I agree with @ocean_beach_goth. I always try to identify at least as many observations as I submit, but mostly focus on welcoming new people in my state and identifying unknowns as plants, insects, or other top-level categories out of fear of not knowing all the possible local species. I’m an experienced gardener and have taken a class on nomenclature. If I knew what resources I could use to usefully identify native wildflowers and trees in my state, I’d spend a few hours a week doing this.
Like you I want to learn plants native to my region. I see from your profile that your state is North Carolina. Mine is South Carolina. You might find this project a good starting point since the Carolinas have some plants in common. https://www.inaturalist.org/projects/south-carolina-native-plants
Took a long time, but I got through all the San Francisco Bay Area Asteraceae. Moved on to the Puget Sound Country Asteraceae. I am developing a hypothesis that every region has that one non-daisy that people think is a daisy. So many California Buttercup identified as “Asteraceae.” That taxon does not occur in the Puget Sound Country, so what do I see there? Common St. John’s-Wort identified as “Asteraceae.”
People put too much trust in the apps. Computer vision works well for certain organisms, but not well enough for others (like plants).
The pile will only get bigger and bigger. And besides that; there is also the not so small matter of the many hundreds of thousands of research grade obs with the wrong ID.
The pile does indeed get bigger and bigger. I was discouraged by that for a while, but I’ve tried to reframe my thoughts to realize that the more people use iNat and the more observations that are made are indications that this platform is a success. A runaway success, in my judgment. The more people use iNat, the larger those piles are going to grow.
If we want people to understand and appreciate the biological complexity on earth, iNat is a great tool towards that goal. Those of us who make identifications are providing positive feedback, not only to the biologists and naturalists who already know what they looking at, but also to people who are just starting to learn about the natural world. Hell, it’s only through iNat that I’ve learned - in the past month or so! - that Slime Molds are not Fungi. And I was a professional biologist before I retired.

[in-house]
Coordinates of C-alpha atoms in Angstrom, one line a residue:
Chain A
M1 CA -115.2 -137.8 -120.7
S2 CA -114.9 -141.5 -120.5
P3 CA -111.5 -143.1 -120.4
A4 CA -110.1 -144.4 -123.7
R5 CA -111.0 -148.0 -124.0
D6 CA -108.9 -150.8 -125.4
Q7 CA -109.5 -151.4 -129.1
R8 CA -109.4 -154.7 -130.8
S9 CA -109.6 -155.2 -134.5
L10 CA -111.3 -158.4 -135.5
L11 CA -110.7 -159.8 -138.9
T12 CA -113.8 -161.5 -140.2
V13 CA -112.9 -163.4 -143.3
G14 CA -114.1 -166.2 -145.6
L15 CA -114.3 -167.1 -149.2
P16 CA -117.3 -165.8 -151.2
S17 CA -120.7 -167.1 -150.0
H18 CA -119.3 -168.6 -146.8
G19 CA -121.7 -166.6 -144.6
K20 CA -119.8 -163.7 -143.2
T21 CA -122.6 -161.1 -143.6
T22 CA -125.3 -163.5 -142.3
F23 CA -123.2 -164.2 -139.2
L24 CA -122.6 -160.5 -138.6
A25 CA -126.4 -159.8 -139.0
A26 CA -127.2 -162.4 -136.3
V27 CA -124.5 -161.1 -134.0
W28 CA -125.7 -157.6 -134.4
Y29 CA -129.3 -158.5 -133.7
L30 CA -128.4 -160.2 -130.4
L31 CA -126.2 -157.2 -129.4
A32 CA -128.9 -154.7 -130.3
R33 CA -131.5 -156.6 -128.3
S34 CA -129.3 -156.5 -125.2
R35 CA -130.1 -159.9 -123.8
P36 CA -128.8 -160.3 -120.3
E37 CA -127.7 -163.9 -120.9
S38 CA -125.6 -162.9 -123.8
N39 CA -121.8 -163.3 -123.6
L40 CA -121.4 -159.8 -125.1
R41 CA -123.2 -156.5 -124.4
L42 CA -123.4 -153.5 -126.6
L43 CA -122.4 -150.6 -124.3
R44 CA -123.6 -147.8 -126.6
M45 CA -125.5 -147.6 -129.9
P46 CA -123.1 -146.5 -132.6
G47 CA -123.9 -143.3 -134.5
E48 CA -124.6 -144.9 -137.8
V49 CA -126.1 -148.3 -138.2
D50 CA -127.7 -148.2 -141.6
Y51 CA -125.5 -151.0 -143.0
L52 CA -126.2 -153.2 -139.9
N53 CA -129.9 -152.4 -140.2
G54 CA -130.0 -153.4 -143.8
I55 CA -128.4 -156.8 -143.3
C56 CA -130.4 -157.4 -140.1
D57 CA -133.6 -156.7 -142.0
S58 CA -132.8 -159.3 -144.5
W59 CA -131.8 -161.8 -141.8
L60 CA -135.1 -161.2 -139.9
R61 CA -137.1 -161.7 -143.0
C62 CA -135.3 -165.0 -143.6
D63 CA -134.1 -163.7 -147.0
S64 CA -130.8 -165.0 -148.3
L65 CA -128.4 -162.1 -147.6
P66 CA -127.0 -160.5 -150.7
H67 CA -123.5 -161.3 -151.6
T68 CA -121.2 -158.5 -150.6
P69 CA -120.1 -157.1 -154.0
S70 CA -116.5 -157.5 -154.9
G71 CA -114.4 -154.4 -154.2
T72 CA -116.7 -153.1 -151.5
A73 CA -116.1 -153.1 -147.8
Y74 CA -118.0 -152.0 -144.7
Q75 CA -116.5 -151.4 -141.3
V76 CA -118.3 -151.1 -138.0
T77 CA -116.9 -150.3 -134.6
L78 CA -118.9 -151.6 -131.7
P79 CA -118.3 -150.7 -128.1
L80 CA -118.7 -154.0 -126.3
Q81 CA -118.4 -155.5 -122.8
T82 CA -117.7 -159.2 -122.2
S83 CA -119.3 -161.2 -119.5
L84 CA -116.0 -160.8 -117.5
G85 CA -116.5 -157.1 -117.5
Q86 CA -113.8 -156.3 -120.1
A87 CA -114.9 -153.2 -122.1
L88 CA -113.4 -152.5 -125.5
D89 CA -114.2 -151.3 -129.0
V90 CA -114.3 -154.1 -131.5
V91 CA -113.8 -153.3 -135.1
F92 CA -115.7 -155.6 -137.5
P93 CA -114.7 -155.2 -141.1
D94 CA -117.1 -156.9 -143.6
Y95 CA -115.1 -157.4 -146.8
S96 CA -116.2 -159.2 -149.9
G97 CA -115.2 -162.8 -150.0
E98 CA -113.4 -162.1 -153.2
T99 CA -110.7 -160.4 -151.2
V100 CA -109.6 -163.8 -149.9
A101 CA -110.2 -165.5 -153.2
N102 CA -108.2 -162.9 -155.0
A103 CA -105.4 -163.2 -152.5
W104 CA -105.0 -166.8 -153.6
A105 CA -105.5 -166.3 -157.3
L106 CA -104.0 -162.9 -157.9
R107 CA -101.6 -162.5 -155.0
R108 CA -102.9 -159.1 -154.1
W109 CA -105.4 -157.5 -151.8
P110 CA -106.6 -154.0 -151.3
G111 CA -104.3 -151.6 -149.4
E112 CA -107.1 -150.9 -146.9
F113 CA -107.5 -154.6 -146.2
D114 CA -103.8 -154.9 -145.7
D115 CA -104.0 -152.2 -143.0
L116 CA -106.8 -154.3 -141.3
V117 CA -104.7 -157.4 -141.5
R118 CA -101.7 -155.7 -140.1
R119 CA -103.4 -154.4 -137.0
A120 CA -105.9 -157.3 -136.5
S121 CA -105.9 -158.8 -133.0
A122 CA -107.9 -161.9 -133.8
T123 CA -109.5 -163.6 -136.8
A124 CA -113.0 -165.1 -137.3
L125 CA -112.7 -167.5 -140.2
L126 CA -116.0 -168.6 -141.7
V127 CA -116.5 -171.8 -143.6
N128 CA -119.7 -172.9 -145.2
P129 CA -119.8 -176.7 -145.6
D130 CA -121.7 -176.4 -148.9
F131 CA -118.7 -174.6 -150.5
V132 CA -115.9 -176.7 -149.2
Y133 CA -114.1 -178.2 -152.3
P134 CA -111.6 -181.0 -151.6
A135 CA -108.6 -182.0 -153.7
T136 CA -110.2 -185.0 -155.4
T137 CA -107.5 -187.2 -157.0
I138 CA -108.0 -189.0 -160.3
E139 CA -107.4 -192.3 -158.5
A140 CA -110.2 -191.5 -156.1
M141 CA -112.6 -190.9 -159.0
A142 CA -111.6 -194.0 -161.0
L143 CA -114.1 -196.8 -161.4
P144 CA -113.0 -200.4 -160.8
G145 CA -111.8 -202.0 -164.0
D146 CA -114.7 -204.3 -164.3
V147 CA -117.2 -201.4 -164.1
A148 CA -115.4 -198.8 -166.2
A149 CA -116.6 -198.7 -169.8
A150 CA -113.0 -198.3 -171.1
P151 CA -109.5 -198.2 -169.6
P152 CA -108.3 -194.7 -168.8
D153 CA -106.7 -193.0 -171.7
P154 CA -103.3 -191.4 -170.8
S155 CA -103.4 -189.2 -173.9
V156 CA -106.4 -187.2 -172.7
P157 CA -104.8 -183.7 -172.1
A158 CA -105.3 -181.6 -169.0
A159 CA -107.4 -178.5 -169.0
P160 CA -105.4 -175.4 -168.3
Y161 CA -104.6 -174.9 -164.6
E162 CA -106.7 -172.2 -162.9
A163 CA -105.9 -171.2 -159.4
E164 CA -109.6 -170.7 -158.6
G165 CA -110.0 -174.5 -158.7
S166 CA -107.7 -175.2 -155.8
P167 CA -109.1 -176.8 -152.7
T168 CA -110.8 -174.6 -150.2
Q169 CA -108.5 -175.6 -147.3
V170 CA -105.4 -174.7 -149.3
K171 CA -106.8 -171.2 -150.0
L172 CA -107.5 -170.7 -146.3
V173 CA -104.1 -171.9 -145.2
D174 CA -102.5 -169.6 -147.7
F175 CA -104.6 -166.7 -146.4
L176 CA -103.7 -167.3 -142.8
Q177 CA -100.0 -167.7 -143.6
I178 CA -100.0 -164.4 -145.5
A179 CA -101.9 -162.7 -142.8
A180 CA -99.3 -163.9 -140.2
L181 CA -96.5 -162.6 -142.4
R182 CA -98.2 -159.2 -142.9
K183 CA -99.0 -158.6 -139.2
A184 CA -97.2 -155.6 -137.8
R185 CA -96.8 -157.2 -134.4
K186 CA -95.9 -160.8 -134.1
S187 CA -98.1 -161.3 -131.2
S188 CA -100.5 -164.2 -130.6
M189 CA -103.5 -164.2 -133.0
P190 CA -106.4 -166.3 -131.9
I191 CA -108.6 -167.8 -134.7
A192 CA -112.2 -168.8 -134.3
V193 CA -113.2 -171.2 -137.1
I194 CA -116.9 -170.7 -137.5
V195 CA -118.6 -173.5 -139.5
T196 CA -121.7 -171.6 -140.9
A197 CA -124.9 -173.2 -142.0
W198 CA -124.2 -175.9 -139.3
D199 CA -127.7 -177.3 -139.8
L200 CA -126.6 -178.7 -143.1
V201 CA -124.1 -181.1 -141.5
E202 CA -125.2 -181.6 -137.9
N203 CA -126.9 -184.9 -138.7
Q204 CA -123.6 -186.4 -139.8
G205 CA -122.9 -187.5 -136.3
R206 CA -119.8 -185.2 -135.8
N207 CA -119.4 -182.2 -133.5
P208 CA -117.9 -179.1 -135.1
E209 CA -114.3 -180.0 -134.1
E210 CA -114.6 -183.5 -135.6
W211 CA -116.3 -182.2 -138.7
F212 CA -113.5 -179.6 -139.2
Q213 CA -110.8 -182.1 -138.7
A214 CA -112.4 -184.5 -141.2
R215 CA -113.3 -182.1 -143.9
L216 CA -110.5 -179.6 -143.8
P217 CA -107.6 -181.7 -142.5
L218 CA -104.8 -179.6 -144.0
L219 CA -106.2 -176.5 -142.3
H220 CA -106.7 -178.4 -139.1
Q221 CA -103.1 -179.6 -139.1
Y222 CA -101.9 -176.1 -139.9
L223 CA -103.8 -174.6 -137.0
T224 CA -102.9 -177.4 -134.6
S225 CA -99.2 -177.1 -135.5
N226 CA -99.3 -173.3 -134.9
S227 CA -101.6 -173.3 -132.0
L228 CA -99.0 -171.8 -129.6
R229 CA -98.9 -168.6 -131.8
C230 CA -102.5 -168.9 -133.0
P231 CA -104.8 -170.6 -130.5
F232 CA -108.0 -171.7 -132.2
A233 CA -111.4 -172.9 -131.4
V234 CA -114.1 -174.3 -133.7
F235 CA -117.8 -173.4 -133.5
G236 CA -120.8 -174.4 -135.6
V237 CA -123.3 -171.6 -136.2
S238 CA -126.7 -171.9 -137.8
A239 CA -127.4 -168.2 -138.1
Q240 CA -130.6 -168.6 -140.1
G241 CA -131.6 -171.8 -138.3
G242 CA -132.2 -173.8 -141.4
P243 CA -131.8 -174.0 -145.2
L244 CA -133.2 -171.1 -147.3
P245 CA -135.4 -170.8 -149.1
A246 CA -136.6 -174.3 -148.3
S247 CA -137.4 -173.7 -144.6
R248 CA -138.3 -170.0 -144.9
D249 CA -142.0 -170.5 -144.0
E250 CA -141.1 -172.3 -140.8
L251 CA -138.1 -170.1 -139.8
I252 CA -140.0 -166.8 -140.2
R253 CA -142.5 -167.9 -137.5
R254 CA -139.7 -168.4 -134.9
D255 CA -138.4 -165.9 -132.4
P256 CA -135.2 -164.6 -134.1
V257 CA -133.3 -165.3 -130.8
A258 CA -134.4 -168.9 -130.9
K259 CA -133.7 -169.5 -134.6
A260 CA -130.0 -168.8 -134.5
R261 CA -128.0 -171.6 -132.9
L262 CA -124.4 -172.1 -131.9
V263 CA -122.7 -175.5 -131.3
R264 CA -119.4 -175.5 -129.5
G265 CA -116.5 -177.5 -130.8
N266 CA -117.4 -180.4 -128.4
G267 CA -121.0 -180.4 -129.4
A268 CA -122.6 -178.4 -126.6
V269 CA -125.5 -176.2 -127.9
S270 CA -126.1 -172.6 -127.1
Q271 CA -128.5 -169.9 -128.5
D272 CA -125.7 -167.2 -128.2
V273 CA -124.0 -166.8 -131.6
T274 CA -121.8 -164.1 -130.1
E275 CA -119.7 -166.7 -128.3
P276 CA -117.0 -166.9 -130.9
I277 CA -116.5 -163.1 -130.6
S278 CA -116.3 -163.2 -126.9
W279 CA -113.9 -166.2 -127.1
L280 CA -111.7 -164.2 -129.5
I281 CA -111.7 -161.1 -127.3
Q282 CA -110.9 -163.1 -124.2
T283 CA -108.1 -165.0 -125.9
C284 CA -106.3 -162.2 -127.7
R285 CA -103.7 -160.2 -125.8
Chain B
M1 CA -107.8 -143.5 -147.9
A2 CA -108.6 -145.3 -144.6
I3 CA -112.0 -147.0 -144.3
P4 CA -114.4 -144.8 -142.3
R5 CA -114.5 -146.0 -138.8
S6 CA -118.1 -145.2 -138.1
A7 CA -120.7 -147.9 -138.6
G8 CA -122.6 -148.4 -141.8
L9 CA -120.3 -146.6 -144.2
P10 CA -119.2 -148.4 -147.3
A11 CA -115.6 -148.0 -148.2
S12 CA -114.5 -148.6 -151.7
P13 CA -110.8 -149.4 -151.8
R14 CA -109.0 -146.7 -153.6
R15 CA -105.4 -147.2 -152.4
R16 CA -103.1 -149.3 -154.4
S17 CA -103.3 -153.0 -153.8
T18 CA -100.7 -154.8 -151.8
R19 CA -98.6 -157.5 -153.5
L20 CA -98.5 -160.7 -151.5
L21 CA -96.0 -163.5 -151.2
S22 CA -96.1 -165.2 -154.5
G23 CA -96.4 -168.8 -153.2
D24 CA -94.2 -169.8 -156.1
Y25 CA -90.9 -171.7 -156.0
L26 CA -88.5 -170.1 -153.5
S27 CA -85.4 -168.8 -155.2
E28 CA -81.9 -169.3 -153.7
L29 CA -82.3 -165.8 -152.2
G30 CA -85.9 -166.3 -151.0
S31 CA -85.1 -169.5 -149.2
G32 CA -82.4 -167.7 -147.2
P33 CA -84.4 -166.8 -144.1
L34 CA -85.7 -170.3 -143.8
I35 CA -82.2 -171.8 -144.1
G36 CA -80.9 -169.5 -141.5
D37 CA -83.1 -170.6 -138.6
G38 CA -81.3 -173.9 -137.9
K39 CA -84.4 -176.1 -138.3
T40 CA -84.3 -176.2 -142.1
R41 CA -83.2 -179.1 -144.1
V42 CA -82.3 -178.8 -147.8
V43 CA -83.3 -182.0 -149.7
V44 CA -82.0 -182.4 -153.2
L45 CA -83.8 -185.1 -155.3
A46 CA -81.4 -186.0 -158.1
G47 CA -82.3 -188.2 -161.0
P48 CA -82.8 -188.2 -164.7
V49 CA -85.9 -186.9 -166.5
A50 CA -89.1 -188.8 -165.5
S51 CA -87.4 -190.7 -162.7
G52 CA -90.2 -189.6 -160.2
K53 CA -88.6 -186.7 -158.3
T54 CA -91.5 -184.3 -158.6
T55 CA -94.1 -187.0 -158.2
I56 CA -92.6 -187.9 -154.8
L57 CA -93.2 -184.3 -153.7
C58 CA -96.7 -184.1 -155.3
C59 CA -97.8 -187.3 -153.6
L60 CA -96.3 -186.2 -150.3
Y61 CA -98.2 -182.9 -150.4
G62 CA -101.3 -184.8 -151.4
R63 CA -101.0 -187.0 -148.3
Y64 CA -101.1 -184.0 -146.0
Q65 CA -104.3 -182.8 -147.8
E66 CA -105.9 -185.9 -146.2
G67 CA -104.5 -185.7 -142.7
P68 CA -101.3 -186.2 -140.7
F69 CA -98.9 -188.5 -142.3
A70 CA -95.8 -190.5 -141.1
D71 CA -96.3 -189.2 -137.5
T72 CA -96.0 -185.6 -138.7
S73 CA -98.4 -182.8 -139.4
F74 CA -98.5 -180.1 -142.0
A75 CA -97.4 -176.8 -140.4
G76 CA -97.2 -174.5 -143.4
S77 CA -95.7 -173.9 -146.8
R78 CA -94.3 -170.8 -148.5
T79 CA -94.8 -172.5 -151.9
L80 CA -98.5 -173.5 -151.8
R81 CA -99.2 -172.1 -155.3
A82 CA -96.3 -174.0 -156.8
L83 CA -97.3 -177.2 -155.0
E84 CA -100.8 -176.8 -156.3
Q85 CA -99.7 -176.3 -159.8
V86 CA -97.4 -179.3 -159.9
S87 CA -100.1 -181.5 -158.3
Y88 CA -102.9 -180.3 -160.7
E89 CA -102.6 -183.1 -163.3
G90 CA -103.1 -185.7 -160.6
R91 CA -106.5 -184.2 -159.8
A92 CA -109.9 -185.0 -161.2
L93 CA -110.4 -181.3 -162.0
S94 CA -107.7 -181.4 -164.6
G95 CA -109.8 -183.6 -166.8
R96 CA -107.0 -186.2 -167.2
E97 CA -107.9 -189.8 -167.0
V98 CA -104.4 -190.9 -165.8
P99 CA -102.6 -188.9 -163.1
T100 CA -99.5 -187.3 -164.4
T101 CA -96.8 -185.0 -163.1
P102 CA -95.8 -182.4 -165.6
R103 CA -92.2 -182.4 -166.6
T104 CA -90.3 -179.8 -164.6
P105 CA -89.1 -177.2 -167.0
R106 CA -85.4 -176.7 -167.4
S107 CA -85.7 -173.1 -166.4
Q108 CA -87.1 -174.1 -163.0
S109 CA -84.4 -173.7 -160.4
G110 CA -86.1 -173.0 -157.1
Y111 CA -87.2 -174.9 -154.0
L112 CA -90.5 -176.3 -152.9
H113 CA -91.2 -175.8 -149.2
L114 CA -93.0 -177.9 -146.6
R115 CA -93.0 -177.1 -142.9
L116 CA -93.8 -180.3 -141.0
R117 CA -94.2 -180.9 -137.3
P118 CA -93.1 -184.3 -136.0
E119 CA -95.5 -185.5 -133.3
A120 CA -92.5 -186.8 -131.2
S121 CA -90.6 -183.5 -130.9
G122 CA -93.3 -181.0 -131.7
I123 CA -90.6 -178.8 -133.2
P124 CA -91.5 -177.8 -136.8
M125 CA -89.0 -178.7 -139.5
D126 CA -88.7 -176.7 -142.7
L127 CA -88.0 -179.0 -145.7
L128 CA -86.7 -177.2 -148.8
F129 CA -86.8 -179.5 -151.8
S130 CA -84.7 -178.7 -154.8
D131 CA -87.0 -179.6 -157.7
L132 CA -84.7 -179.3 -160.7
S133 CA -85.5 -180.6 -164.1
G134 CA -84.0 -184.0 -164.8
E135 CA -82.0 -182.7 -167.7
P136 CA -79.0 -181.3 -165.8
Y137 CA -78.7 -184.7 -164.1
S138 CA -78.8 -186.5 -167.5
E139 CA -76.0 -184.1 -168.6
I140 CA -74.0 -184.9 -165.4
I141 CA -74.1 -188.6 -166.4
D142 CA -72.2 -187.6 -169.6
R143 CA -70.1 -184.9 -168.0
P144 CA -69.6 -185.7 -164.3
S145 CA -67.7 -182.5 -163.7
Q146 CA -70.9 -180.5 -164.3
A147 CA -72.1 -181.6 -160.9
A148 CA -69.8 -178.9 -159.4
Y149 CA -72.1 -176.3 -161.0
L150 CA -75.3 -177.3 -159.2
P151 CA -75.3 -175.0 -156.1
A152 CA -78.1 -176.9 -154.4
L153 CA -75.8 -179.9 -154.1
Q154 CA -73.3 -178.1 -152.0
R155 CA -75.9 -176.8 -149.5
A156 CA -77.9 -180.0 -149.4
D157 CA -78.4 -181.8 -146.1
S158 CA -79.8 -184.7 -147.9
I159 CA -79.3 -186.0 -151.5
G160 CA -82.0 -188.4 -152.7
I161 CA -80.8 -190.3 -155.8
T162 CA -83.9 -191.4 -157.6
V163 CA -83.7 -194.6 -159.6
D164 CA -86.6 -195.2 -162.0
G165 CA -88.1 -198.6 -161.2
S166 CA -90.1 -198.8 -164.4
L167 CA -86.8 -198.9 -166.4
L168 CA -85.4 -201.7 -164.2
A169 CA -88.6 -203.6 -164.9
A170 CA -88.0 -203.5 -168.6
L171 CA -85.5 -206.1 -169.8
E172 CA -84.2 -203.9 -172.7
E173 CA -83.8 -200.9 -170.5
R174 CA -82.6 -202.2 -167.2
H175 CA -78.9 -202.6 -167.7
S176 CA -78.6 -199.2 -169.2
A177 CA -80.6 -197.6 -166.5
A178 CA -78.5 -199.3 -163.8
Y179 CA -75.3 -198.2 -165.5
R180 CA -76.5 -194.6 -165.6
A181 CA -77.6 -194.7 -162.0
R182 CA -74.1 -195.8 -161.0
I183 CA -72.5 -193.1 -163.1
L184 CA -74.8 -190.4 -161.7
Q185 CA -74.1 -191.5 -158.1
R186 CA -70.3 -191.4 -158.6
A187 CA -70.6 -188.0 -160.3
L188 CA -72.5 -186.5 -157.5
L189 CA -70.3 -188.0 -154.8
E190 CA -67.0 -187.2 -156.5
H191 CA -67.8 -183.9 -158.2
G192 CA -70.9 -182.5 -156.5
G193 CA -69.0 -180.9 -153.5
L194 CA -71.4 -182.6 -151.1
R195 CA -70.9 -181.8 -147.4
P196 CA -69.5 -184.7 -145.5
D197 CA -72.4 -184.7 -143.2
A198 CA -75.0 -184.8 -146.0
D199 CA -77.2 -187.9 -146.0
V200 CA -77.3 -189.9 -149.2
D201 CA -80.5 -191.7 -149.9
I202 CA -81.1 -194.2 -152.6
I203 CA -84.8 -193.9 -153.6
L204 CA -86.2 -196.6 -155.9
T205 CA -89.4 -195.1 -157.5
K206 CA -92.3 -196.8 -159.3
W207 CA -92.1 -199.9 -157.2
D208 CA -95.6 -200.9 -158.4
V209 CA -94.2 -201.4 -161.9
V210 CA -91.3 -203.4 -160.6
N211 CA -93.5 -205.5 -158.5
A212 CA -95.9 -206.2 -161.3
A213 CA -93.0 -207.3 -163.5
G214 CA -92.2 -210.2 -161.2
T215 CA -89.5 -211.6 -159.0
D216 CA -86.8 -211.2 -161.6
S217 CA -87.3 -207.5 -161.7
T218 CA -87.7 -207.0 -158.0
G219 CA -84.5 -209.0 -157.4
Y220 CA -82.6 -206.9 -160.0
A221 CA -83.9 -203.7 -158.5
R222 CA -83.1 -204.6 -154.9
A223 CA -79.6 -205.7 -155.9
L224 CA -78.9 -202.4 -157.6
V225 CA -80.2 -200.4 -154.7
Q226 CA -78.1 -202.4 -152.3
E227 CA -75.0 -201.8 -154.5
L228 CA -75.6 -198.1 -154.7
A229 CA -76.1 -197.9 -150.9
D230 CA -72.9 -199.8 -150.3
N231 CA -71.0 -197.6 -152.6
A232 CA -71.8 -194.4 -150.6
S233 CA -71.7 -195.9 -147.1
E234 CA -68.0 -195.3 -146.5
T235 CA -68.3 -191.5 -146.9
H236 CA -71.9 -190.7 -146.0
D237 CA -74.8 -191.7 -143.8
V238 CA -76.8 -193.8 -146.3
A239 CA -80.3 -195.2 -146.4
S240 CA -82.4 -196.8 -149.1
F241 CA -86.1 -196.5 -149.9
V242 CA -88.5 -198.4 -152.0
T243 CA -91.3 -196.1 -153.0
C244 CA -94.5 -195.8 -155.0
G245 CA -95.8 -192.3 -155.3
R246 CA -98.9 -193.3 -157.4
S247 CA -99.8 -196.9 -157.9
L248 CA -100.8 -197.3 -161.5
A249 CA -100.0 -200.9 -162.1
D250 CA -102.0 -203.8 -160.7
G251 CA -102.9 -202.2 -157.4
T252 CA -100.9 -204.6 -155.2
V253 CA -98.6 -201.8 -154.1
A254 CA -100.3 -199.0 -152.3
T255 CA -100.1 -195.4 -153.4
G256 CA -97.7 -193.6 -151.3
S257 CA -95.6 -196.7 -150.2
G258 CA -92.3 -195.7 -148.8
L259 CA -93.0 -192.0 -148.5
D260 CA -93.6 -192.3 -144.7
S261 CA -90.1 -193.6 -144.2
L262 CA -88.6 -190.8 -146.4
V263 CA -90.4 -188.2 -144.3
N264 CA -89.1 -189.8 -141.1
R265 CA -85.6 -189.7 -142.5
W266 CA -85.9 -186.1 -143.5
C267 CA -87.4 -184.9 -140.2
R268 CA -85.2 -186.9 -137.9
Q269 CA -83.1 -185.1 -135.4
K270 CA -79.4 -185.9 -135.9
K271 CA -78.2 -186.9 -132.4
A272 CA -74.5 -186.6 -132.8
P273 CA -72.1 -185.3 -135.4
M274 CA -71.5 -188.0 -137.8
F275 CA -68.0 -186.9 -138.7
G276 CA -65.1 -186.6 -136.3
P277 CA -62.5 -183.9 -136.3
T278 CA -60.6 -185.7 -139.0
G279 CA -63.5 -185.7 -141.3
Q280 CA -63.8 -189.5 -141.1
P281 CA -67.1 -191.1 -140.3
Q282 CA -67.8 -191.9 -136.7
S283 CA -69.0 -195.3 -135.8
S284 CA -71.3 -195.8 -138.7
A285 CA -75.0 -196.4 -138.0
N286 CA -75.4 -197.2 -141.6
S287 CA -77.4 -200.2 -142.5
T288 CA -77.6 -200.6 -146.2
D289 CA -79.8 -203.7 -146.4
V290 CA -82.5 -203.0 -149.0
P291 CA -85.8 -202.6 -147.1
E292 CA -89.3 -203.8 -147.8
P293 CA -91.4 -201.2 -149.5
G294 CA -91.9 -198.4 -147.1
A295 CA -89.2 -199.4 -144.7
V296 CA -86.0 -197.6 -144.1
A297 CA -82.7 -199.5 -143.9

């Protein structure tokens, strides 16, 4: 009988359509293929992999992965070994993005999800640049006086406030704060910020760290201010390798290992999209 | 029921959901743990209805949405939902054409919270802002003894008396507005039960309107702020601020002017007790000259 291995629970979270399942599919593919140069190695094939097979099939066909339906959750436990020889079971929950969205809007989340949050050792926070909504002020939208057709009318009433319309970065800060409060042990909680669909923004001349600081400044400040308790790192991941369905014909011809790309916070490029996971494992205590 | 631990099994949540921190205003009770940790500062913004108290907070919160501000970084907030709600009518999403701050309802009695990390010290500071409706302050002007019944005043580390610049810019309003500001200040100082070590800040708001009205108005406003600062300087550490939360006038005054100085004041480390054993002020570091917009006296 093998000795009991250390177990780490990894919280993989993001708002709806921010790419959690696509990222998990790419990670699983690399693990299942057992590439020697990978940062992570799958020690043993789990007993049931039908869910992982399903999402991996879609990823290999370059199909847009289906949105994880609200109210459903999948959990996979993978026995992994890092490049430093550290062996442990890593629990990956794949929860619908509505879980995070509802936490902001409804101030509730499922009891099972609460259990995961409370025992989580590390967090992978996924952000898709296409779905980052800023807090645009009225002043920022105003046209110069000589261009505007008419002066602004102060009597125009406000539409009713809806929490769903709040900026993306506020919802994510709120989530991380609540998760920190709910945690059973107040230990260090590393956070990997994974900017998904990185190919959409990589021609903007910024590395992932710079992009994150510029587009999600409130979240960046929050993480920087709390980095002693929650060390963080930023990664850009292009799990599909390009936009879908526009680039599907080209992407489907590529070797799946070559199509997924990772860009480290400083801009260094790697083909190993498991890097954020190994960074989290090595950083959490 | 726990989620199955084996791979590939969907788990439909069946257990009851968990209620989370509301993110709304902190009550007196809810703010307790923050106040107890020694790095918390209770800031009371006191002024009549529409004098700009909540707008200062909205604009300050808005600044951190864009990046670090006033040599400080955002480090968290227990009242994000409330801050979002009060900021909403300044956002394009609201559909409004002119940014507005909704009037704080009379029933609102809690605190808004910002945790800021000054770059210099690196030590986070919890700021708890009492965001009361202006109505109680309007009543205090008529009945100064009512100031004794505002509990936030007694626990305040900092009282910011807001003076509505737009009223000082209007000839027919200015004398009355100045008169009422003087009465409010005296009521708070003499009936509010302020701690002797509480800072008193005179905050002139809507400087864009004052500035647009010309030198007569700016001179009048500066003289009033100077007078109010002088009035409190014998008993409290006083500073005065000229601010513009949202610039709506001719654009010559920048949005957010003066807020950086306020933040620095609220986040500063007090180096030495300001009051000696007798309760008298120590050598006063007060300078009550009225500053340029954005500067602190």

Being overwhelmed and discouraged at the never-ending pile of Needs ID observations is completely reasonable. But are we accomplishing a goal that’s larger than just completing the task of “finishing” the identifications? I think we are.
The more data we have, the more data in need of ID we will have and the more data quality issues we will have. When i started using iNat in 2011 i would literally review every plant observation that anyone added. Which was barely any. It was awesome being on the top of the leaderboards but kind of an echo chamber. This is better/ The data is never going to be perfect, by any means, and will always require significant review if you’re using it in a scientific publication. Remember this is a group field notebook, not a heavily curated herbarium. And even still, heavily curated herbariums have plenty of errors too and often IDs aren’t ever verified by multiple people at all.
Yeah, I’ve seen a few herbarium specimens that were mis-identified, even though they were collected and IDed by very competent professional botanists. And I haven’t had a reason to look at lots of herbarium specimens, either. So, yeah, even experts make mistakes, much less people like me. It is really great to have people looking at and correcting my IDs on my observations. I’m hoping to learn more plants in 2022, so I can repay the ID favors.
If the NeedsID pile begins to consistently get smaller, it will eventually disappear. iNat would then be a very different experience for identifiers. You would have to wait for things to come in to identify, and then other people might well get there before you while you’re at work (or whatever). It would become a much less dynamic environment, with fewer learning opportunities. I’m not saying the current non-equilibrium between observations and identifications is ideal, but let’s just remember that the NeedsID Pile is what keeps iNat ticking. There is always a mountain of sweeties to get our teeth stuck into. Viva la NeedsID Pile!